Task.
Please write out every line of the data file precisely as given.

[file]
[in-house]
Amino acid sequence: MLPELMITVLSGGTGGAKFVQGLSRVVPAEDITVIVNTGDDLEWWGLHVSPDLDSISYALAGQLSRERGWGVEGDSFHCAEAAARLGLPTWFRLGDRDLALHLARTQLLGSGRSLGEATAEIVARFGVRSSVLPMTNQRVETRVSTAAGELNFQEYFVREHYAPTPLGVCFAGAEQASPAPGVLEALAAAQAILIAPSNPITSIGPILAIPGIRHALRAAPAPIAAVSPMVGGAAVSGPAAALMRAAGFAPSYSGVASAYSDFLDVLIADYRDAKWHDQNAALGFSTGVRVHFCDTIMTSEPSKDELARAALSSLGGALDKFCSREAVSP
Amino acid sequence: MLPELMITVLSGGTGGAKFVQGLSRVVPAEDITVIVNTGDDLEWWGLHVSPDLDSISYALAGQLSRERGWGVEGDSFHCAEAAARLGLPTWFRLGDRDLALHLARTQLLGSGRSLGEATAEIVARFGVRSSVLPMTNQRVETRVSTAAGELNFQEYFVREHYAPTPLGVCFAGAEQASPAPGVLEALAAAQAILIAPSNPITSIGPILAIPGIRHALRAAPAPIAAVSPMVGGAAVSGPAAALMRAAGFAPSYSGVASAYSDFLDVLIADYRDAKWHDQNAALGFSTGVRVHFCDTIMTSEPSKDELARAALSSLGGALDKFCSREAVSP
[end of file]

[in-house]
Amino acid sequence: MLPELMITVLSGGTGGAKFVQGLSRVVPAEDITVIVNTGDDLEWWGLHVSPDLDSISYALAGQLSRERGWGVEGDSFHCAEAAARLGLPTWFRLGDRDLALHLARTQLLGSGRSLGEATAEIVARFGVRSSVLPMTNQRVETRVSTAAGELNFQEYFVREHYAPTPLGVCFAGAEQASPAPGVLEALAAAQAILIAPSNPITSIGPILAIPGIRHALRAAPAPIAAVSPMVGGAAVSGPAAALMRAAGFAPSYSGVASAYSDFLDVLIADYRDAKWHDQNAALGFSTGVRVHFCDTIMTSEPSKDELARAALSSLGGALDKFCSREAVSP
Amino acid sequence: MLPELMITVLSGGTGGAKFVQGLSRVVPAEDITVIVNTGDDLEWWGLHVSPDLDSISYALAGQLSRERGWGVEGDSFHCAEAAARLGLPTWFRLGDRDLALHLARTQLLGSGRSLGEATAEIVARFGVRSSVLPMTNQRVETRVSTAAGELNFQEYFVREHYAPTPLGVCFAGAEQASPAPGVLEALAAAQAILIAPSNPITSIGPILAIPGIRHALRAAPAPIAAVSPMVGGAAVSGPAAALMRAAGFAPSYSGVASAYSDFLDVLIADYRDAKWHDQNAALGFSTGVRVHFCDTIMTSEPSKDELARAALSSLGGALDKFCSREAVSP